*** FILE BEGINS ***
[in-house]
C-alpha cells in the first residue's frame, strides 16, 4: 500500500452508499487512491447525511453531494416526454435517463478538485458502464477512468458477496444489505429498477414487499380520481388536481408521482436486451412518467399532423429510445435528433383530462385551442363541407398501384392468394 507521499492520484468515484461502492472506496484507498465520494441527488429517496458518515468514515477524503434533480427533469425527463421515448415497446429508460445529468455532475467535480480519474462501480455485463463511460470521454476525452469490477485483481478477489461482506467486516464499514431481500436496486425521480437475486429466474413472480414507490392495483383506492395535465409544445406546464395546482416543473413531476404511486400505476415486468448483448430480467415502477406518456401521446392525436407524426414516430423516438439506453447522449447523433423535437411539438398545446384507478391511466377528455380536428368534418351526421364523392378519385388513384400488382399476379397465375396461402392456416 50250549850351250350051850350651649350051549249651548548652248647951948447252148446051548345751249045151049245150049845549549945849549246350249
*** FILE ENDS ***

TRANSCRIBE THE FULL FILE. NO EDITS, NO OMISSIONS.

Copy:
[in-house]
C-alpha cells in the first residue's frame, strides 16, 4: 500500500452508499487512491447525511453531494416526454435517463478538485458502464477512468458477496444489505429498477414487499380520481388536481408521482436486451412518467399532423429510445435528433383530462385551442363541407398501384392468394 507521499492520484468515484461502492472506496484507498465520494441527488429517496458518515468514515477524503434533480427533469425527463421515448415497446429508460445529468455532475467535480480519474462501480455485463463511460470521454476525452469490477485483481478477489461482506467486516464499514431481500436496486425521480437475486429466474413472480414507490392495483383506492395535465409544445406546464395546482416543473413531476404511486400505476415486468448483448430480467415502477406518456401521446392525436407524426414516430423516438439506453447522449447523433423535437411539438398545446384507478391511466377528455380536428368534418351526421364523392378519385388513384400488382399476379397465375396461402392456416 50250549850351250350051850350651649350051549249651548548652248647951948447252148446051548345751249045151049245150049845549549945849549246350249